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OP-029 Adherence of Russian and Indian parents towards childhood immunisation
  1. Evgenia Novikova1,
  2. Manu Krishna Maniyan Girija2,
  3. Abhiramy Suprasannan3,
  4. Aaromal Ajitha Sureshkumar3,
  5. Anastasia Vanyarkinа1,
  6. Ekaterina Moskaleva1,
  7. Ekaterina Kazantseva1,
  8. Alla Petrova1,
  9. Lyubov Rychkova1
  1. 1Scientific Centre for Family Health and Human Reproduction Problems
  2. 2University of Barcelona
  3. 3Irkutsk State Medical University


Aim The insufficiency of vaccination coverage might contribute to poor parental adherence to vaccination programs. We aimed to assess the attitudes and awareness of parents in Russia and India regarding childhood immunisation due to inadequate vaccination coverage in these countries (less than 90%).

Material and Method A total of 1620 parents from Russia (Irkutsk city), and 214 parents from India (Kerala state), participated in the cross-sectional multicenter comparative study through the online survey using Google forms. Data were compared using the χ2 test, differences were considered statistically significant at p<0.05.

Results Russian and Indian parents demonstrated good adherence towards childhood immunization, since more than 95% of them vaccinated their child (98.0% [95% 97.2–98.5] and 98.6% [95% CI 95.9–99.5] correspondingly, p=0.80). Sources of information about diseases that can be prevented by vaccines, vaccine safety, and potential side effects were different for parents from two countries (p<0.0001). Russian parents got informed basically from pediatricians (80.9%, 95% CI 79.0–82.6) in contrast to Indian parents who had got information about childhood immunisation from the two main sources including pediatricians (32.2%, 95% CI 28.7–35.9) and mass media with the internet (44.8%, 95% CI 41.0–48.6). Remarkably that only 4.0% (95% CI 3.2%-5.0) of Russians were looking to find answers online. And despite the fact that the vast majority of Russians used to ask doctor about vaccines 71.2% (95% CI 68.9–73.3) of them expressed a desire for additional knowledge. While Indians also experienced a lack of information, it was not as pronounced, with 63.1% (95% CI 56.4–69.3, p=0.01) seeking more information.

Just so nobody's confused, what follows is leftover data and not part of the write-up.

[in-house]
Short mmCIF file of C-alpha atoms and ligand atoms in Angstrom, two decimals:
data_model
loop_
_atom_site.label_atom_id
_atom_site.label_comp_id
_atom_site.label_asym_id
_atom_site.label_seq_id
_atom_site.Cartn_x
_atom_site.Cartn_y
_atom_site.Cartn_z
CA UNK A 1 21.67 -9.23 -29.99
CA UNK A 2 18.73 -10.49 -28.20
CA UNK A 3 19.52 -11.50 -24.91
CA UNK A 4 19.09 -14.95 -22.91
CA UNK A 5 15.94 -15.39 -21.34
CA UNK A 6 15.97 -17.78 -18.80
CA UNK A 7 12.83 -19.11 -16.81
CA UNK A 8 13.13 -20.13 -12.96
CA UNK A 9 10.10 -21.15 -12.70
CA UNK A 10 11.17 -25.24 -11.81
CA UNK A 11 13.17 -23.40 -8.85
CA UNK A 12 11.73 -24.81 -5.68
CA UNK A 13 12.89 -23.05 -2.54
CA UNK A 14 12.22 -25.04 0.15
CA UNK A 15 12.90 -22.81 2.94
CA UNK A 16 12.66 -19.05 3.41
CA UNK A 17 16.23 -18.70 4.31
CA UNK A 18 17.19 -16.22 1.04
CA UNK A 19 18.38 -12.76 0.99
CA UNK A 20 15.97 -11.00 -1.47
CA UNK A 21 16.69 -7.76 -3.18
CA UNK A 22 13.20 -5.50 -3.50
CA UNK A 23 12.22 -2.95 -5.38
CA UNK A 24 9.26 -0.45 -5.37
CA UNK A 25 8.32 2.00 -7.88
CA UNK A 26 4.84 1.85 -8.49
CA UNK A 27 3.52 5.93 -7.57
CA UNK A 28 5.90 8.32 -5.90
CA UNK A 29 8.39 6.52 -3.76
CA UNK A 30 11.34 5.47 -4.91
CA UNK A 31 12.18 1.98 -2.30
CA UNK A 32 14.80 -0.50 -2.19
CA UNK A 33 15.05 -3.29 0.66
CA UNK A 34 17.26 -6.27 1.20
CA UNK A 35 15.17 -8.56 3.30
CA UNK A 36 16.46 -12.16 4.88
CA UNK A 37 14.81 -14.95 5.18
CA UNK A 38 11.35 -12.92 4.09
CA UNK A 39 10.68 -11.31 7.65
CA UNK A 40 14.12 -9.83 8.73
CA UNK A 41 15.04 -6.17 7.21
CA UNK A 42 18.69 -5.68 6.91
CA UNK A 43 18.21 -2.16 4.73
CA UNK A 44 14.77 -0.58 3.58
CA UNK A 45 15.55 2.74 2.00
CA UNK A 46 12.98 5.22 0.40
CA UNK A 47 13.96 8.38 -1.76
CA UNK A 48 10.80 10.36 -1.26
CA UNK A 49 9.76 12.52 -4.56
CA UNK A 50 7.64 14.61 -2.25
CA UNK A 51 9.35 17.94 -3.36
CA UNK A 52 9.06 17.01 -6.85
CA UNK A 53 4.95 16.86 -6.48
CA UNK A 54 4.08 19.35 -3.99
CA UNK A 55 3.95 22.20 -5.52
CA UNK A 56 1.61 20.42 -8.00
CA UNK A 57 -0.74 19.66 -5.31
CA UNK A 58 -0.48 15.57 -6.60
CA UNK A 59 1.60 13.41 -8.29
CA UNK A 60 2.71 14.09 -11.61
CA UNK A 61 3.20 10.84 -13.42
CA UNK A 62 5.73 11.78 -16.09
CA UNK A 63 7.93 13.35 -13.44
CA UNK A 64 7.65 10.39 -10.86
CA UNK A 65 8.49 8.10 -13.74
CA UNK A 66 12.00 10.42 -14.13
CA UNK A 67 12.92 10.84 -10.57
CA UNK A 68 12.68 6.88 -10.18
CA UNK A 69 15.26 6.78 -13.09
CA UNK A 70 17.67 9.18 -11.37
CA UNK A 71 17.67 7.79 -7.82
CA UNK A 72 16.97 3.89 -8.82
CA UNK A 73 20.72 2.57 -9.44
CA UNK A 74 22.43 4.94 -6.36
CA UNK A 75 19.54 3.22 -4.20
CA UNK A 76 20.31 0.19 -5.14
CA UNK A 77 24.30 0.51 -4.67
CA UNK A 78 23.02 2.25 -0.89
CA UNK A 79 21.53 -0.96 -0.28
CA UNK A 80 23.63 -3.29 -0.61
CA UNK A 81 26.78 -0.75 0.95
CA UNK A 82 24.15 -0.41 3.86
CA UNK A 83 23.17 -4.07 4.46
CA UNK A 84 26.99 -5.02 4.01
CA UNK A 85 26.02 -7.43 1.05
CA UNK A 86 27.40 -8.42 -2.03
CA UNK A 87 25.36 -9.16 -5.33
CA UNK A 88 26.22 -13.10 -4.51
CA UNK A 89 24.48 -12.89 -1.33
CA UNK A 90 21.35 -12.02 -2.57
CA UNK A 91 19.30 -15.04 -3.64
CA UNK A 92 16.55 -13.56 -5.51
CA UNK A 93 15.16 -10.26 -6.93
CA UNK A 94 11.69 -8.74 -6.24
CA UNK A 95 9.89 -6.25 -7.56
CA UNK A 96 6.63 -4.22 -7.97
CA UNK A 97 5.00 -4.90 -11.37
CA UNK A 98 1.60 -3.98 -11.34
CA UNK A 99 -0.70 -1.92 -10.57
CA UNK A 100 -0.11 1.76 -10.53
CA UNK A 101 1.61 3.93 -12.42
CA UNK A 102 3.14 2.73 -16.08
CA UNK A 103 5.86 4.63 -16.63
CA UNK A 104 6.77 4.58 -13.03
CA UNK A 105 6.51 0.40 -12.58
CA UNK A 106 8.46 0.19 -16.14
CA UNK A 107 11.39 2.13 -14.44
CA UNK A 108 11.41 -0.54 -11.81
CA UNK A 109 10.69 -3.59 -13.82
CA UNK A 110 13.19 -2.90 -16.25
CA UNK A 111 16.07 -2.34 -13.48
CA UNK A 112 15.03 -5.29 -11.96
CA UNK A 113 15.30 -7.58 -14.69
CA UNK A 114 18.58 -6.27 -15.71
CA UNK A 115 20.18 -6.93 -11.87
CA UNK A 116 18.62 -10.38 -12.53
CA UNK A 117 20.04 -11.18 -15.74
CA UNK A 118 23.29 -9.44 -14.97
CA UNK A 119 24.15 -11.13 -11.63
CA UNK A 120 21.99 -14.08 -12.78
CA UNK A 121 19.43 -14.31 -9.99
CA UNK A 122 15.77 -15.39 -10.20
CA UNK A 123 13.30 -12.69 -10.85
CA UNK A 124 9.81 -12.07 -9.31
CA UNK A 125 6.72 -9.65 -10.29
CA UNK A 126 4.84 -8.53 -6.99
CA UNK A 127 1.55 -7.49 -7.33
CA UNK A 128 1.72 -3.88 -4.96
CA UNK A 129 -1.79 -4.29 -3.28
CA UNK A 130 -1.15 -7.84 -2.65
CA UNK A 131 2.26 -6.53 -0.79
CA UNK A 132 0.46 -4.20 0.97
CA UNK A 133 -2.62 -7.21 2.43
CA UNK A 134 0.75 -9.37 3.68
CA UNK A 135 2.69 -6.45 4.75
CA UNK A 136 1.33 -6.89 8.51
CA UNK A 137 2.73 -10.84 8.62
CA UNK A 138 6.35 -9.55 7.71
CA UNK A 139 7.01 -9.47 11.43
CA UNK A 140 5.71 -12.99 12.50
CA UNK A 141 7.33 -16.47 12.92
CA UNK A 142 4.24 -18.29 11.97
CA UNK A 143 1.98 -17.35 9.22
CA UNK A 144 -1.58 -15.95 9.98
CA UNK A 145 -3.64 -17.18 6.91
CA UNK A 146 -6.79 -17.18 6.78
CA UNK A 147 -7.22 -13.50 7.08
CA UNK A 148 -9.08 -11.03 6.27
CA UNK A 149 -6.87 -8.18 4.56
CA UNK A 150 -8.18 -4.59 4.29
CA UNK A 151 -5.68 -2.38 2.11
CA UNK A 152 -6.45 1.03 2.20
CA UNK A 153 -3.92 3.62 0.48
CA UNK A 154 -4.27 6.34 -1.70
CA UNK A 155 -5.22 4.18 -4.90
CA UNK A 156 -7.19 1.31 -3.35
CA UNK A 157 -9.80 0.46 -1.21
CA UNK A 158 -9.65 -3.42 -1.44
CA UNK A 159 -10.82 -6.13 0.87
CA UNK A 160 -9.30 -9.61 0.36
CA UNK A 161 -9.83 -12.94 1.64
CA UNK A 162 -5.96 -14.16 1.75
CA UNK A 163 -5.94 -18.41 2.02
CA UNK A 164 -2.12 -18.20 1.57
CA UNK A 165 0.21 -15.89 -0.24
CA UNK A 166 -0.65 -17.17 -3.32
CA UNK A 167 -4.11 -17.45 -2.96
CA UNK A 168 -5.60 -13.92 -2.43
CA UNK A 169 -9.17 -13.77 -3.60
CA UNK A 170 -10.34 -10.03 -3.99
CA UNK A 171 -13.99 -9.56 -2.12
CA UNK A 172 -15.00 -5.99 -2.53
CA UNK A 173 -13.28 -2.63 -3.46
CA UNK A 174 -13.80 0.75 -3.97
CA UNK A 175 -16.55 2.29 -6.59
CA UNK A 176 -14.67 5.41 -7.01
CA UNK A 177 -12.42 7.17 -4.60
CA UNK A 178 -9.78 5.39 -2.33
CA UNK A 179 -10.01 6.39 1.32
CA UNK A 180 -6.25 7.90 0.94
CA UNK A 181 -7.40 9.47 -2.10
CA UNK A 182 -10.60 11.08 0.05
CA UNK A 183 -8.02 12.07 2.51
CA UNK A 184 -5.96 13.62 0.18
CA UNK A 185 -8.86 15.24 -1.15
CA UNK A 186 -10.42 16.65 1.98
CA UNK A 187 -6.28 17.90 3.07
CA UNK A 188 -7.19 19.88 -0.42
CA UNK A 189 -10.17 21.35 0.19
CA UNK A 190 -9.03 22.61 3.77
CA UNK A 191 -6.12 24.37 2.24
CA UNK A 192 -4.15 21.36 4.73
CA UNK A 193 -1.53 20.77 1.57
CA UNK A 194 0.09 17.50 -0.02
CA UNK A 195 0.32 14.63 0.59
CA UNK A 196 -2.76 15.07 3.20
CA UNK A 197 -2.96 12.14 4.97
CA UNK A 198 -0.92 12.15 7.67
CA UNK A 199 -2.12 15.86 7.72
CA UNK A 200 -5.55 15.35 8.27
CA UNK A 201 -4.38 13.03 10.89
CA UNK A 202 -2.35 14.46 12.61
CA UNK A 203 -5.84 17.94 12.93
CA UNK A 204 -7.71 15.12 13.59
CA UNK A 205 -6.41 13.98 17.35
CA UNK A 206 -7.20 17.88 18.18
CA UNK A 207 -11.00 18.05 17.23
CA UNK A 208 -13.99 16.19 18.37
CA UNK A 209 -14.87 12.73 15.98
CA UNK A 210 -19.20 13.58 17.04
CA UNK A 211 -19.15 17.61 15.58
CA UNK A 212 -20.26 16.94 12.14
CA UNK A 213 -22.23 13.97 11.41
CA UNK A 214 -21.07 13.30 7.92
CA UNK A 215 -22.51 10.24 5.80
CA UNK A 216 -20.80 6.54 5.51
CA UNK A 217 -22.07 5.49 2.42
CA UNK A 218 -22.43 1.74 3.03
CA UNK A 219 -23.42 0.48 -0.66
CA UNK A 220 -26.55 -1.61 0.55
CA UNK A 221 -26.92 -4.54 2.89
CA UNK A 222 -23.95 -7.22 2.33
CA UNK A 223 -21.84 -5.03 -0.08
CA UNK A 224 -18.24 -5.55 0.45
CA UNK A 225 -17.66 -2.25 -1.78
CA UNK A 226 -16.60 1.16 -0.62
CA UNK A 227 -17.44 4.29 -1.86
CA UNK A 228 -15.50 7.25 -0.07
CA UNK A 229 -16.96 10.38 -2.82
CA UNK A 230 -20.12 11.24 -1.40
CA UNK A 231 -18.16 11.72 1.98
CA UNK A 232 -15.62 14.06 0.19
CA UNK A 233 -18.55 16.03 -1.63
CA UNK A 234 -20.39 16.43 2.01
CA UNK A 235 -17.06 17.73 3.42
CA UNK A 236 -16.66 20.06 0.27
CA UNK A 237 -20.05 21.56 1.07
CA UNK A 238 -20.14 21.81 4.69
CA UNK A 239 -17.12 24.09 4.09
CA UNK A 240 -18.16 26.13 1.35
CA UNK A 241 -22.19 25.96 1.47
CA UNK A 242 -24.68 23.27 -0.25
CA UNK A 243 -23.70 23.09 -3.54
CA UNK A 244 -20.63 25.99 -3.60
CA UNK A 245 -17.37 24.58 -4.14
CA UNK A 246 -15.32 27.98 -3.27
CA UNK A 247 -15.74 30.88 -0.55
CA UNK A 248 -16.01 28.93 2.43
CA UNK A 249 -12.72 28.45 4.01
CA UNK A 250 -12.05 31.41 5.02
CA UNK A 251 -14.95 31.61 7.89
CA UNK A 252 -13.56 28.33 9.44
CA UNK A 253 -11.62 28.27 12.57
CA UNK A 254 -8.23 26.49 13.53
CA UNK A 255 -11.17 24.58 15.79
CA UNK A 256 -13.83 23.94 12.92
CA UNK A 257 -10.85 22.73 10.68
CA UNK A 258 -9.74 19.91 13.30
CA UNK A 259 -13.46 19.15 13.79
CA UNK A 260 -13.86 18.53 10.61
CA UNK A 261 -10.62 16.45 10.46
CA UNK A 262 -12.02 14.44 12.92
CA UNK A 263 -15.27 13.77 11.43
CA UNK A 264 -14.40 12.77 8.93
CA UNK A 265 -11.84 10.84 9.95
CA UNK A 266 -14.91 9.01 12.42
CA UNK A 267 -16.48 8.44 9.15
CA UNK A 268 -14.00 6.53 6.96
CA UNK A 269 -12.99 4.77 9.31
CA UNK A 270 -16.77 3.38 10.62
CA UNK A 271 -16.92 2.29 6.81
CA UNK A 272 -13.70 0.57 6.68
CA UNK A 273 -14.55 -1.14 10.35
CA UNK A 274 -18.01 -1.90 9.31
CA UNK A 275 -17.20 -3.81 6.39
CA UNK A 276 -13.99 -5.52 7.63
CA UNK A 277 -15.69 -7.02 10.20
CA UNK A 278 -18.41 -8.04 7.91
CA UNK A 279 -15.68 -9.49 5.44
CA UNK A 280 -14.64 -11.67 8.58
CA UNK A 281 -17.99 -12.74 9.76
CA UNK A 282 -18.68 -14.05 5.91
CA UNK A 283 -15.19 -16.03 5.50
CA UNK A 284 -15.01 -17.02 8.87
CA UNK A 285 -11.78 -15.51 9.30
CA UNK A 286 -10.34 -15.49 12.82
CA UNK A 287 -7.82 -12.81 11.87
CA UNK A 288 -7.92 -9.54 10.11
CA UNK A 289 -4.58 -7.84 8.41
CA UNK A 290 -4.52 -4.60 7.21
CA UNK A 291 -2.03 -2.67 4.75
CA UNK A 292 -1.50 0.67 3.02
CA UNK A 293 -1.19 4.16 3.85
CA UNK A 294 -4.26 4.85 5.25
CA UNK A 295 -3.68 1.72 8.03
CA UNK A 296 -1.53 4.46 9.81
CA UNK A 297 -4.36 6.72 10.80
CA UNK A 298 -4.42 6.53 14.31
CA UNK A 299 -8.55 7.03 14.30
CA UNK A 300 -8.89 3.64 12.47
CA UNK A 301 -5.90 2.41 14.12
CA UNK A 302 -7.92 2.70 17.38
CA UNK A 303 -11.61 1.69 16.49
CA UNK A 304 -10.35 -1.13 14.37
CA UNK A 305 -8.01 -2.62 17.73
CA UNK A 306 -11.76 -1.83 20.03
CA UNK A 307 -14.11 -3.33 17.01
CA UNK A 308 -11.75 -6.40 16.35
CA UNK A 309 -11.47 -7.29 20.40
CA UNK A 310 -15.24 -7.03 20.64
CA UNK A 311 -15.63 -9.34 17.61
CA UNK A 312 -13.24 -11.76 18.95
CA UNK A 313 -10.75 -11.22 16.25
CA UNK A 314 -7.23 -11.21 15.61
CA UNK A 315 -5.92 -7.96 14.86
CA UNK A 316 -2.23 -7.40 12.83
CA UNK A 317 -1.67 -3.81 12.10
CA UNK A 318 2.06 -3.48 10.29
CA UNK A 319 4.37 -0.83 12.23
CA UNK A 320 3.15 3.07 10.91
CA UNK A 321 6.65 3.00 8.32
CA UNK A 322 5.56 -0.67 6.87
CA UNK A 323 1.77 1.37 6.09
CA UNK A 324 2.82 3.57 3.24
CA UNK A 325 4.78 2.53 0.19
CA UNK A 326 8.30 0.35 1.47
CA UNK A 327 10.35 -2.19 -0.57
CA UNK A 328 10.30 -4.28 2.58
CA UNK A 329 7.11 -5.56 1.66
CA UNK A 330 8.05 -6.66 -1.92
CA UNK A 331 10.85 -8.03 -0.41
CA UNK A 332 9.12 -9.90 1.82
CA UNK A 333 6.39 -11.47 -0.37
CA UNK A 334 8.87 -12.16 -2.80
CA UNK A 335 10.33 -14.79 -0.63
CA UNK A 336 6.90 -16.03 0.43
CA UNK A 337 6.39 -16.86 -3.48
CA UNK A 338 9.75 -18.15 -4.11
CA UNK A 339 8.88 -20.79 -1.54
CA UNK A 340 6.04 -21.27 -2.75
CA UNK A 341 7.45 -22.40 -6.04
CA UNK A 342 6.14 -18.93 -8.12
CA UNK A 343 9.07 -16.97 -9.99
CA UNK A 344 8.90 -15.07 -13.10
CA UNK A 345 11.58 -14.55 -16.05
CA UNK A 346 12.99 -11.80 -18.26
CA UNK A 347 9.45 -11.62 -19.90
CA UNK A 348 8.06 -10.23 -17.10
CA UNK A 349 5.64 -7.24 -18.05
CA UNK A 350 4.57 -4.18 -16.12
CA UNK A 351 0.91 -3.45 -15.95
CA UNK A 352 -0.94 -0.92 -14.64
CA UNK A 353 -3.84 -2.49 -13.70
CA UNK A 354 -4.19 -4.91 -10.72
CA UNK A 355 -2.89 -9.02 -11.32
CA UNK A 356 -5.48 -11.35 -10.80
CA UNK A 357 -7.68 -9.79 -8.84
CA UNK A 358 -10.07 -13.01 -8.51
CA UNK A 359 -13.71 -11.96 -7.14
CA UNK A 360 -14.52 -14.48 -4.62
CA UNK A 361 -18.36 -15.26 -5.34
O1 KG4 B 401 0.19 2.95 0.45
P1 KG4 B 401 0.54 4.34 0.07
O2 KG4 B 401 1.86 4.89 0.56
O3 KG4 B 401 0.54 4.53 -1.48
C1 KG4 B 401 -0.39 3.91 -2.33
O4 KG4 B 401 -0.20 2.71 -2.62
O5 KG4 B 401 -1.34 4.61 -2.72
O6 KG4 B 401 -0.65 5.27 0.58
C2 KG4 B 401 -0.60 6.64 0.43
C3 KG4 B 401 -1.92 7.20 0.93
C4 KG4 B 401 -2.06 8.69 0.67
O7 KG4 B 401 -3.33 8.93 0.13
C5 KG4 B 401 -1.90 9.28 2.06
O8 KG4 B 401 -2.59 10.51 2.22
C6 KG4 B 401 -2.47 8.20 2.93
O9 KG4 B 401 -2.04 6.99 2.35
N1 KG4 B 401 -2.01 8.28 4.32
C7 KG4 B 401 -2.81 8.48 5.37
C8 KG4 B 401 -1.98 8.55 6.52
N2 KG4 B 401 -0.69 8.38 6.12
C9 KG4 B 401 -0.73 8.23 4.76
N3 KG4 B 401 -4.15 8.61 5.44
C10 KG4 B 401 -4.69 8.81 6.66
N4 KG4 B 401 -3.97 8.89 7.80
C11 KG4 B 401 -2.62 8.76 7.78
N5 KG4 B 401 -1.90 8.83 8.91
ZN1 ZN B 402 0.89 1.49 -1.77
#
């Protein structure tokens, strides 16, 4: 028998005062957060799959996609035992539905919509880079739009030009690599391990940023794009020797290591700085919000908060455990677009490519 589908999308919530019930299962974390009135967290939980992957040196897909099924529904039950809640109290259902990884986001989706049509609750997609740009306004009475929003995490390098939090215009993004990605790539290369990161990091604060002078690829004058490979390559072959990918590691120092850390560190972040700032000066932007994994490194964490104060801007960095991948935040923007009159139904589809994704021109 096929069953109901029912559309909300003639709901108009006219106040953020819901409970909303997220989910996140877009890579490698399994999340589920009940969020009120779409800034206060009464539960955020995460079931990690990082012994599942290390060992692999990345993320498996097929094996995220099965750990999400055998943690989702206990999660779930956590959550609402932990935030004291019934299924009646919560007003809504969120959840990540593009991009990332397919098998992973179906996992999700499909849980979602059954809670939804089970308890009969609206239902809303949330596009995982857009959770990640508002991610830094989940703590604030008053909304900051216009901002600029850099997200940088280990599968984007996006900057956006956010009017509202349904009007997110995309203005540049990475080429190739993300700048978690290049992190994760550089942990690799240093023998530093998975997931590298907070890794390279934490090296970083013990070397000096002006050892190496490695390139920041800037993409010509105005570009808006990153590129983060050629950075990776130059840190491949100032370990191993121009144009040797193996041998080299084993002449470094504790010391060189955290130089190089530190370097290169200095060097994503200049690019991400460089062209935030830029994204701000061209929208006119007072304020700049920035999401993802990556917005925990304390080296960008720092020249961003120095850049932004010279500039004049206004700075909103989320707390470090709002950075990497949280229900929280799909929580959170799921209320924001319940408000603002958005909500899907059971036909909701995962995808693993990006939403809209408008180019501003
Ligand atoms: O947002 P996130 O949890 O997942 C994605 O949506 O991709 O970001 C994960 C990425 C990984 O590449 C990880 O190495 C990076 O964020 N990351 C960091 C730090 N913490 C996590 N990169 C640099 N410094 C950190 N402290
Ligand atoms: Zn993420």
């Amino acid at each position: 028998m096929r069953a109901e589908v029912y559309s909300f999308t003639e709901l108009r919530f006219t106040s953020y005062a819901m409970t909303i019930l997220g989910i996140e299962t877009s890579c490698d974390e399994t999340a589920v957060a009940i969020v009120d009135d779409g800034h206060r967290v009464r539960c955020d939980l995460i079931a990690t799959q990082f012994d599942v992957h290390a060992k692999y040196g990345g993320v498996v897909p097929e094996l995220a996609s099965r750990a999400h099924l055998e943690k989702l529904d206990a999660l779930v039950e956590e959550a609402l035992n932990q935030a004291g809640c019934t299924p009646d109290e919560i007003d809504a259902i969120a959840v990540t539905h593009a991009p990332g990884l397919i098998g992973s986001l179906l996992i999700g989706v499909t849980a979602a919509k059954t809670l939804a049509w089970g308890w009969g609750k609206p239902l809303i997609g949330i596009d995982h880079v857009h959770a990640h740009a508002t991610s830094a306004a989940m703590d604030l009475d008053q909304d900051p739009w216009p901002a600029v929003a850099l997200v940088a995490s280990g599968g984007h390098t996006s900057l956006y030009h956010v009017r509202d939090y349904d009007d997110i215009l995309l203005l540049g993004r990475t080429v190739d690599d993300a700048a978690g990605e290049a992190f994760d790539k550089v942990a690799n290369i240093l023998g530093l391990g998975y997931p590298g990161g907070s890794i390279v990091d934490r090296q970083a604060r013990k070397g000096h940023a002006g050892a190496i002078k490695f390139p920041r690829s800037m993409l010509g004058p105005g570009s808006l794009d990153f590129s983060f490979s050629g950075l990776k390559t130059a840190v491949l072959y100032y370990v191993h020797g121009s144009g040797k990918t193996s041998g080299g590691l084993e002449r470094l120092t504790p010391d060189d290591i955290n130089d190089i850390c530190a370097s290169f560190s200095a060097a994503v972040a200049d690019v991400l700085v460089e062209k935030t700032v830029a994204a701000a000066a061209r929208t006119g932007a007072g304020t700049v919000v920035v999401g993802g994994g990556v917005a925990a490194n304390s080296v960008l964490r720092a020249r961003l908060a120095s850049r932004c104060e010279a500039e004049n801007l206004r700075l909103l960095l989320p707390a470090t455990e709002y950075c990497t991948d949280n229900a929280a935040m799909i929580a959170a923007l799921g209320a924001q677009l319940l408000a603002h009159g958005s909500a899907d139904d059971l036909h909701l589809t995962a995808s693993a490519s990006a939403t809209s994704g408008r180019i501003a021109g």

Conclusions Although parents from India and Russia have shown good adherence towards childhood immunisation, there is still a noticeable lack of information about vaccines.

  • vaccine awareness
  • vaccine attitude
  • childhood immunisation
  • vaccination
  • vaccine prevention

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